Students value open dialogue on race at State of the University

University students and faculty members engaged in an open discussion about their experiences with race issues last Tuesday, Feb. 28, at State of the University: Race at CMU. The discussion was organized by housing community advisors and the Office of Residential Education.

The event began with senior math major Connie Yang discussing the definition of racial stereotyping. She read that stereotyping is defined as “a way for the mind to make sense of the complexities of the world around us, a way for the mind to make complex things more understandable.” But this can become a problem when all characteristics of group are attributed to one individual. Yang shared many of her experiences with Asian stereotypes such as quietness and skill at schoolwork and math. She believes that we need to see people as human individuals first.

Senior electrical and computer engineering major Wole Idowu also shared his experiences with stereotyping and racism. During his childhood, Idowu lived in a variety of places, including Washington, D.C., Maryland, and West Virginia. “I’ve seen two different things: racism and ignorance, and the way I separate it is the malice. I’ve been assaulted for being black, and I’ve had people who are like ‘I don’t know why this offends you, it’s just a joke.’”
Idowu continued, saying, “At [Carnegie Mellon], I see a lot of ignorance. Though segregation has been gotten rid of officially, it hasn’t been gotten rid of in levels. High schools aren’t really fully integrated and so many people don’t have a strong experience interacting with some minorities.” He believes that, because of this lack of experience, people gain their perceptions of cultures from the media and entertainment. Idowu believes he can work with that and educate people, but added, “this can be very emotionally, physically, mentally draining in cases where they don’t have malice but don’t want to learn — that’s bigotry.”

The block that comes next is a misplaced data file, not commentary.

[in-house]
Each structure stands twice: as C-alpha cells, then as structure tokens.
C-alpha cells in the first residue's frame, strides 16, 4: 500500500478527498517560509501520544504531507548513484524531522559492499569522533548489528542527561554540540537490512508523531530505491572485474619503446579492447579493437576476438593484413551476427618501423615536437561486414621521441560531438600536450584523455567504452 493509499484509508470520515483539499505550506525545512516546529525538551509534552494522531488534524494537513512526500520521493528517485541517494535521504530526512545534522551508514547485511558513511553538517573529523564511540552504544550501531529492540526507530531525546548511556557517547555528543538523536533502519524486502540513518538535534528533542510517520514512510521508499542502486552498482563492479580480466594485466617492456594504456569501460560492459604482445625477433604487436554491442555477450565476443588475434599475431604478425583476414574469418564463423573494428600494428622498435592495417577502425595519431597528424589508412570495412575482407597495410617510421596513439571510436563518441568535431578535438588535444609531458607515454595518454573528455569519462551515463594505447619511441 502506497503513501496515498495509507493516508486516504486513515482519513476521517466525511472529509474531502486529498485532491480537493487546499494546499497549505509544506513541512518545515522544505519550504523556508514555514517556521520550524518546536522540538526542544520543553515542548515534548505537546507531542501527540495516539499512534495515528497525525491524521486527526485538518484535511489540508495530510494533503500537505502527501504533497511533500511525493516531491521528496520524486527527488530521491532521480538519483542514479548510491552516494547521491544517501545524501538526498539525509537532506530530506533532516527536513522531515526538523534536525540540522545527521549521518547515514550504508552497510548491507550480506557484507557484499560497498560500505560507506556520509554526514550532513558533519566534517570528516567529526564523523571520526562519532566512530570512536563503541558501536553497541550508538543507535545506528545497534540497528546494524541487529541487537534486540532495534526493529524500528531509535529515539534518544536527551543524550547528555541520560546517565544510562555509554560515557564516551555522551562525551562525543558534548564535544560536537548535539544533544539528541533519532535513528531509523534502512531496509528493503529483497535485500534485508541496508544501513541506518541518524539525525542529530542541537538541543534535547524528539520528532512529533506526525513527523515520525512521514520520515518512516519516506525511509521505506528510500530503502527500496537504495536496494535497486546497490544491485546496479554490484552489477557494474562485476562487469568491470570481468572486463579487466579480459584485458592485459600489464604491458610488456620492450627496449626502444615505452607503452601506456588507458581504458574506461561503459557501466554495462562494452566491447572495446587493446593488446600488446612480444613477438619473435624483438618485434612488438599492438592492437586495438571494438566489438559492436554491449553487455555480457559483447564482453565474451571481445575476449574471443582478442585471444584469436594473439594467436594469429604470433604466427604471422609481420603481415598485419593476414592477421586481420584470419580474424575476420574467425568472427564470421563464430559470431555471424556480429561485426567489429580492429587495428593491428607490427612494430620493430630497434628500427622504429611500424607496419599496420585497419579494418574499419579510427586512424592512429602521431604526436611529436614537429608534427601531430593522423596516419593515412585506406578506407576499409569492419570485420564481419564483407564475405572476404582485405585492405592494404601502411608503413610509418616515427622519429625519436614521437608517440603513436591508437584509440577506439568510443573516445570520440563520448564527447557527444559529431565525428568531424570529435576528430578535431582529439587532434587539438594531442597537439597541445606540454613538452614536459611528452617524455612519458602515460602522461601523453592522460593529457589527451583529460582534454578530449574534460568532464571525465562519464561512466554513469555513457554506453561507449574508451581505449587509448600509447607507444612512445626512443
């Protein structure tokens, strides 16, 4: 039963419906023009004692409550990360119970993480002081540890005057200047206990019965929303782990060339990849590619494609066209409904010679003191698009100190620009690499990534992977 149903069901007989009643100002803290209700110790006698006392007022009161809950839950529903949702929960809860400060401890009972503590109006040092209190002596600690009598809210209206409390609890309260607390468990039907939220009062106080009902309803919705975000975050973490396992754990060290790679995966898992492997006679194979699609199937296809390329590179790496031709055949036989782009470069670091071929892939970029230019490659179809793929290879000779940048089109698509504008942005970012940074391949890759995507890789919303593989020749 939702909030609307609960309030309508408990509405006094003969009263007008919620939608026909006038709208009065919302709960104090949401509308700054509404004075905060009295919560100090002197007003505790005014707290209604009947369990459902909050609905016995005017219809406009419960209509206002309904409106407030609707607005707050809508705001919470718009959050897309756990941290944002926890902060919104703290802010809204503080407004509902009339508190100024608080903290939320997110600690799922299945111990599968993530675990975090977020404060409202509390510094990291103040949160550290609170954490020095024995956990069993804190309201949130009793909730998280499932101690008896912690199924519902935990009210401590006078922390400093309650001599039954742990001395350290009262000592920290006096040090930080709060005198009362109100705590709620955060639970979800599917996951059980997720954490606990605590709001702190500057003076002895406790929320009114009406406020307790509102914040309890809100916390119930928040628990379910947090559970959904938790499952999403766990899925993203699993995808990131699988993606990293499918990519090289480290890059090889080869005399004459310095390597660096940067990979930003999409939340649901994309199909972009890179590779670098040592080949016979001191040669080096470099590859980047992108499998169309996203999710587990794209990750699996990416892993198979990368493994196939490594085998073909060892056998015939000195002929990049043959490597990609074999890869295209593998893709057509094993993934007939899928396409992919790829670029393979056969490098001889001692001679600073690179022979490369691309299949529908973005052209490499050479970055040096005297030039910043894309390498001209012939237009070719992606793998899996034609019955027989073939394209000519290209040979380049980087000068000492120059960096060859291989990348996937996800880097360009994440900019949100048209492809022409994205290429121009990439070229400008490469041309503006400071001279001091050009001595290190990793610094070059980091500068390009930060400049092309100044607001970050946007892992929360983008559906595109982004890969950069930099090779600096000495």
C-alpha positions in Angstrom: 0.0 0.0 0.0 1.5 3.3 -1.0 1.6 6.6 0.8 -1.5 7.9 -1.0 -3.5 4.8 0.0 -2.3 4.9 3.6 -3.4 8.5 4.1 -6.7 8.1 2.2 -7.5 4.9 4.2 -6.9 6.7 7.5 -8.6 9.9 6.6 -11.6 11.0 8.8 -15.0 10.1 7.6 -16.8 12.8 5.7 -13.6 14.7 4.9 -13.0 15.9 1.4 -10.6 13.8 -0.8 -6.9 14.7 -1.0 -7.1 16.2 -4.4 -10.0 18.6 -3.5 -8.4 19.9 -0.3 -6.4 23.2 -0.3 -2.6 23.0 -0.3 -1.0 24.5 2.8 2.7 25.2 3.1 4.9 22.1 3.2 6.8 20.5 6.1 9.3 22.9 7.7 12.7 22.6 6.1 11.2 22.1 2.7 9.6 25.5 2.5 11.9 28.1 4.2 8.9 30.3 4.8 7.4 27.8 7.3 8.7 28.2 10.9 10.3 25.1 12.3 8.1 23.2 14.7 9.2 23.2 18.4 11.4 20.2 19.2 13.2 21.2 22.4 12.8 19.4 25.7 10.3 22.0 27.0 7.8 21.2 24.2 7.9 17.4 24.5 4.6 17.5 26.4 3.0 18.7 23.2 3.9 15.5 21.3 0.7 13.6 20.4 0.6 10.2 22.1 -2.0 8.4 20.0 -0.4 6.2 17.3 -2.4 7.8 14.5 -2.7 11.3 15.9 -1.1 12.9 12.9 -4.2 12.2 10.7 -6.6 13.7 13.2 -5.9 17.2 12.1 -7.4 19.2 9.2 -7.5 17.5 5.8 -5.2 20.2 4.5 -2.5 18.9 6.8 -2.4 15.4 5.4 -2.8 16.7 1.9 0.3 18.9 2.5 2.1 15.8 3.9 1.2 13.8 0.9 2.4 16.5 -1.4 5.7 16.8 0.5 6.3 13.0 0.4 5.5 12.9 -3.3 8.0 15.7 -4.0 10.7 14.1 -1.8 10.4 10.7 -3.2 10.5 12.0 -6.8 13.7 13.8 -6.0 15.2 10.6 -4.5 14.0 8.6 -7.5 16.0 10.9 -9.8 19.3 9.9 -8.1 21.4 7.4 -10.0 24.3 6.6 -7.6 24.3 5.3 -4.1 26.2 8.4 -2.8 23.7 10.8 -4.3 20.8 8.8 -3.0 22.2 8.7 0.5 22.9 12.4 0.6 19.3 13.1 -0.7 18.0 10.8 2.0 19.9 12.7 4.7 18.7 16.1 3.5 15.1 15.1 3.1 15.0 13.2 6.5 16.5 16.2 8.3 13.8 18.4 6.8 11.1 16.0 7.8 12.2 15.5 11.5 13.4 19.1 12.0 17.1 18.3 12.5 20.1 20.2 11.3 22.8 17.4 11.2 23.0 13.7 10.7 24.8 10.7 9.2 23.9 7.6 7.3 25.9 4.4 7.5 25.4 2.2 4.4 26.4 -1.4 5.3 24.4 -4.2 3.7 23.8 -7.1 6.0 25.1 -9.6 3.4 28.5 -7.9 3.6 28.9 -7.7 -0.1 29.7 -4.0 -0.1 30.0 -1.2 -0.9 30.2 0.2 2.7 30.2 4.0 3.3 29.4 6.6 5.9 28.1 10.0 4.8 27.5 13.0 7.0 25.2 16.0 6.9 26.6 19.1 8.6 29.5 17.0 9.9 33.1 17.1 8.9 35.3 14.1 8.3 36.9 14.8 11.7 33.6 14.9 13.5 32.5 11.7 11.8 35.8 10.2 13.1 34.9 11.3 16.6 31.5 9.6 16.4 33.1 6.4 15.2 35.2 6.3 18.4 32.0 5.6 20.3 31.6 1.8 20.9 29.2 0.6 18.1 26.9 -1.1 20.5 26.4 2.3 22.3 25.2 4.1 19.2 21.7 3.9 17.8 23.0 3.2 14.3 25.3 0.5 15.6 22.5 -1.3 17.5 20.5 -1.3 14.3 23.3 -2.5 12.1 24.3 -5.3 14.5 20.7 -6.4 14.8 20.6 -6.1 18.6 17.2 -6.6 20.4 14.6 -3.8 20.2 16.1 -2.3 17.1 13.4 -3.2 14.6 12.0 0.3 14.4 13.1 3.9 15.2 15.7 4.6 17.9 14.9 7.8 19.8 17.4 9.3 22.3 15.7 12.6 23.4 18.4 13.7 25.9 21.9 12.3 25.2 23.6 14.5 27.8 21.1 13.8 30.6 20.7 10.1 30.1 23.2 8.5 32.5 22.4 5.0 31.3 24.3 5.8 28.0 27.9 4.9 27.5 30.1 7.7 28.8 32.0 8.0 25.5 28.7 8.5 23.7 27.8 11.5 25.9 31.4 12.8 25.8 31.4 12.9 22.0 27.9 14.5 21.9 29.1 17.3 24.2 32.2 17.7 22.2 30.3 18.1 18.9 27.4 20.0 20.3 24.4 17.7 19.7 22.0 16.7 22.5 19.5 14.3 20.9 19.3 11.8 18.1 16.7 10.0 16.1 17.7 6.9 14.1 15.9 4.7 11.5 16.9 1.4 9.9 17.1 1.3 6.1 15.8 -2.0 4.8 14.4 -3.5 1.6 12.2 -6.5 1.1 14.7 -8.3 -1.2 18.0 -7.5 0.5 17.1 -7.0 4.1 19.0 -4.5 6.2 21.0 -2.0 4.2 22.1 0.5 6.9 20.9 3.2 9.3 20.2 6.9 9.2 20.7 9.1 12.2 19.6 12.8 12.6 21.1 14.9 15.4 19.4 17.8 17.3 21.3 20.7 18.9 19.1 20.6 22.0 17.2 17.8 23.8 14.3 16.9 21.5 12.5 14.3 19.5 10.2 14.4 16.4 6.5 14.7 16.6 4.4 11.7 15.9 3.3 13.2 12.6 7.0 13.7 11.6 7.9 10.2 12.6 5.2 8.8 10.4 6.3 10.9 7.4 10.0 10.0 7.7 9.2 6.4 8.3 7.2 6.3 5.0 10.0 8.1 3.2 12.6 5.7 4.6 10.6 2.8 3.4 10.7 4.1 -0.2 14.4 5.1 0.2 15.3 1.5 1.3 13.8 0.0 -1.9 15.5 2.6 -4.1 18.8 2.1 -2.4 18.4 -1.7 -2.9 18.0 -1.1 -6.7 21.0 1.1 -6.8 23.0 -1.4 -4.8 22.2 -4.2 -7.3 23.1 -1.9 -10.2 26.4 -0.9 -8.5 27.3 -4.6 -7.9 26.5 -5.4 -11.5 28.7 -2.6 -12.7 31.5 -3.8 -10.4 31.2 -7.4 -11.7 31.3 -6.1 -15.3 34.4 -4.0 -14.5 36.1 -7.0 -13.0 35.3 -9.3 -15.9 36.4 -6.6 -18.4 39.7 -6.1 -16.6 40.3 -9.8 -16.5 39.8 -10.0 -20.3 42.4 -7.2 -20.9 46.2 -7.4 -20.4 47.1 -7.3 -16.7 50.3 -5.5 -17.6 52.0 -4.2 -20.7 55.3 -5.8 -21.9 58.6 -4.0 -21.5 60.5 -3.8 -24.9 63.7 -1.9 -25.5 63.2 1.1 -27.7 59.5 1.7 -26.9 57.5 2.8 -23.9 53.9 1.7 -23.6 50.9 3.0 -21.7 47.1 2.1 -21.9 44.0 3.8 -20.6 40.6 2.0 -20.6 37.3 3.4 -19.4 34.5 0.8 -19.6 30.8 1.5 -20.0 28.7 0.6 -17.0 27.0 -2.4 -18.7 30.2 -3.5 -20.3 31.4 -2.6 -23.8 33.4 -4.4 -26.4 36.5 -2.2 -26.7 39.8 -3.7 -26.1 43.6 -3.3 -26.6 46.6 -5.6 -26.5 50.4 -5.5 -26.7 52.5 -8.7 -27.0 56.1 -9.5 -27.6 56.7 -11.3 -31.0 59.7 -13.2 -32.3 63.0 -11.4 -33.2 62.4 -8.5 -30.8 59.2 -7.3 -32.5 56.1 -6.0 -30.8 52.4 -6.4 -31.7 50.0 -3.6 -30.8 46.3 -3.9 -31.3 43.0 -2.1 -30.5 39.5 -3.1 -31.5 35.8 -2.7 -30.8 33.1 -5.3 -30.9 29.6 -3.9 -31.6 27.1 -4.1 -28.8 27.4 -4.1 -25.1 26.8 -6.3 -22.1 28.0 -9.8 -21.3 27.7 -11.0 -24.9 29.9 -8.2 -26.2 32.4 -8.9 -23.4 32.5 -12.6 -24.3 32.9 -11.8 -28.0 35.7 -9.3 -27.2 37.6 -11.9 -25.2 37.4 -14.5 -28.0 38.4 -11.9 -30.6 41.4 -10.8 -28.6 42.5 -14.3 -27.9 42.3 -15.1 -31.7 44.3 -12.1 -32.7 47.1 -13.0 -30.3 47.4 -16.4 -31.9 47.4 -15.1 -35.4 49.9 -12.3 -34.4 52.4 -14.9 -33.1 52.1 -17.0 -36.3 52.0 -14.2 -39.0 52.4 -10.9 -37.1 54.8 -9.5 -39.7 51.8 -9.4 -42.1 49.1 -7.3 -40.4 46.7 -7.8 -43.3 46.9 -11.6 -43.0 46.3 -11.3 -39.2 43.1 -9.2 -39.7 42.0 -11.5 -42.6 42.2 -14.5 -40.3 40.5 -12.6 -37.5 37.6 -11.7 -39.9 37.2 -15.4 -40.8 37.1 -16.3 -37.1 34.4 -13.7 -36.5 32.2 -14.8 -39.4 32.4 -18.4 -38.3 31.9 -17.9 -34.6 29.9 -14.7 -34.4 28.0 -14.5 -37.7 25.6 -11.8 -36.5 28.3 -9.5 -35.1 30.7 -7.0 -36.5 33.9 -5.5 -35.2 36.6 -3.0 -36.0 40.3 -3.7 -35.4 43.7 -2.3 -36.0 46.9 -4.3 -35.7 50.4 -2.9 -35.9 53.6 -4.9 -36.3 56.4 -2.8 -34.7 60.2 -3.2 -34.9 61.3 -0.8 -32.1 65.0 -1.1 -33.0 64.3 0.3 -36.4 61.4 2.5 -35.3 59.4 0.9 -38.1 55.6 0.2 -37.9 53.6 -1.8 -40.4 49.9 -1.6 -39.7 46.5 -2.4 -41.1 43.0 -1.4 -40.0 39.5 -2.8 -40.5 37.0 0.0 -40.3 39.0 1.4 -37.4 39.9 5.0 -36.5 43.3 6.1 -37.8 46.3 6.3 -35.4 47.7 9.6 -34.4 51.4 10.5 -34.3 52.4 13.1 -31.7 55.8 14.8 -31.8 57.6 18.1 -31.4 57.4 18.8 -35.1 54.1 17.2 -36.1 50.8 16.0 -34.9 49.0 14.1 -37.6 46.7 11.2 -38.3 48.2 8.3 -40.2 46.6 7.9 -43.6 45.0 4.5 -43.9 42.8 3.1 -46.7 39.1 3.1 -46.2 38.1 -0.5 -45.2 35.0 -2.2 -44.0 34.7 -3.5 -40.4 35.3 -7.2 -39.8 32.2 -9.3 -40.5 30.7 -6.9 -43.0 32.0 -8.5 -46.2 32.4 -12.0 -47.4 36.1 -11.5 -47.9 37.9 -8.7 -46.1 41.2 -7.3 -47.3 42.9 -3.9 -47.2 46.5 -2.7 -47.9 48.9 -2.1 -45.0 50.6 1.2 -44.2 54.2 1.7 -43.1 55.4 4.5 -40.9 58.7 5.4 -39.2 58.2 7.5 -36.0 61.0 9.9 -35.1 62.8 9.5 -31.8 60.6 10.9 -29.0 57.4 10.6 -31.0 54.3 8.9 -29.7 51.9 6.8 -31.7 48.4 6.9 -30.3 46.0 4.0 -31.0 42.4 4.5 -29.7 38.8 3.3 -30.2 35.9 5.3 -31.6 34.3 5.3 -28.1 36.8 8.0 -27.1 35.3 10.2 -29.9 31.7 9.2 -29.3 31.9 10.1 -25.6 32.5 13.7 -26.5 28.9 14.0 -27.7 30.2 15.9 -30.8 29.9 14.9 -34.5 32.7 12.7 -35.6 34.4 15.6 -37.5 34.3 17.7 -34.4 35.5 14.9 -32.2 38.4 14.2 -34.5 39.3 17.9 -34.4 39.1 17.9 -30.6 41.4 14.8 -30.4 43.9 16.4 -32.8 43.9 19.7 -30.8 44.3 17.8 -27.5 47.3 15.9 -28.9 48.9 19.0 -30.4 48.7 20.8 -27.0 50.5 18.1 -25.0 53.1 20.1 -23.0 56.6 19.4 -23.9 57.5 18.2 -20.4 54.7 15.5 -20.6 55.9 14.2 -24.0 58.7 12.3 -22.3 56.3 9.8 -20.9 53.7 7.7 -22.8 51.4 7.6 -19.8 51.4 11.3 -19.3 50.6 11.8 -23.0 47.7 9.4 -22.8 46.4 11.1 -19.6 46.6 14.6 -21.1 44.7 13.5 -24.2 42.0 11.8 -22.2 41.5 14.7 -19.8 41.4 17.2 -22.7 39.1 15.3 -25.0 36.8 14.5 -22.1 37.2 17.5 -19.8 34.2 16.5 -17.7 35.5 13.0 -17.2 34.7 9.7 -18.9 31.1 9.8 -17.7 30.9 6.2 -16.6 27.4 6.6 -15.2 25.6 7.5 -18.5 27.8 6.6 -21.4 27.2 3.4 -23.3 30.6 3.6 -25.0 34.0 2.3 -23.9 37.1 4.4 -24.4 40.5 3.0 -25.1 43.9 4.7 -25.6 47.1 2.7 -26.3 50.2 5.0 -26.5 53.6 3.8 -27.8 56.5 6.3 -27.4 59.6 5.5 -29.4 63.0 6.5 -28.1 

Senior history major Robert Stephens agreed with Idowu, but also wanted to push back on the idea that the oppressed have the responsibility to educate others. “I get it, there is going to be ignorance that occurs, there are going to be misunderstandings, but at what point does the person who has never come into contact with ‘the other,’ say, ‘maybe I should try to learn more about you.’” However, Stephens wanted to emphasize the importance of curiosity. “Curiosity is great, curiosity is how we learn, but it’s a very different thing when [people] impose the beliefs they already hold on you.”

Junior psychology major Kanisha Vaughn said, “I don’t know how many times I’ve been told I’ve lost my ‘black card’, meaning I’m not ‘black enough’. It frustrates me. Sometimes the black community sets certain standards for ourselves that are drastically low and we, as a people, are so much better than that. It bothers me that sometimes we stereotype ourselves and turn around and complain that other groups put stereotypes on us. Don’t get me wrong, I’m also upset with everyone else who is stereotyping us, but I feel that step one should be understanding stereotypes we put on ourselves, and [addressing] that.”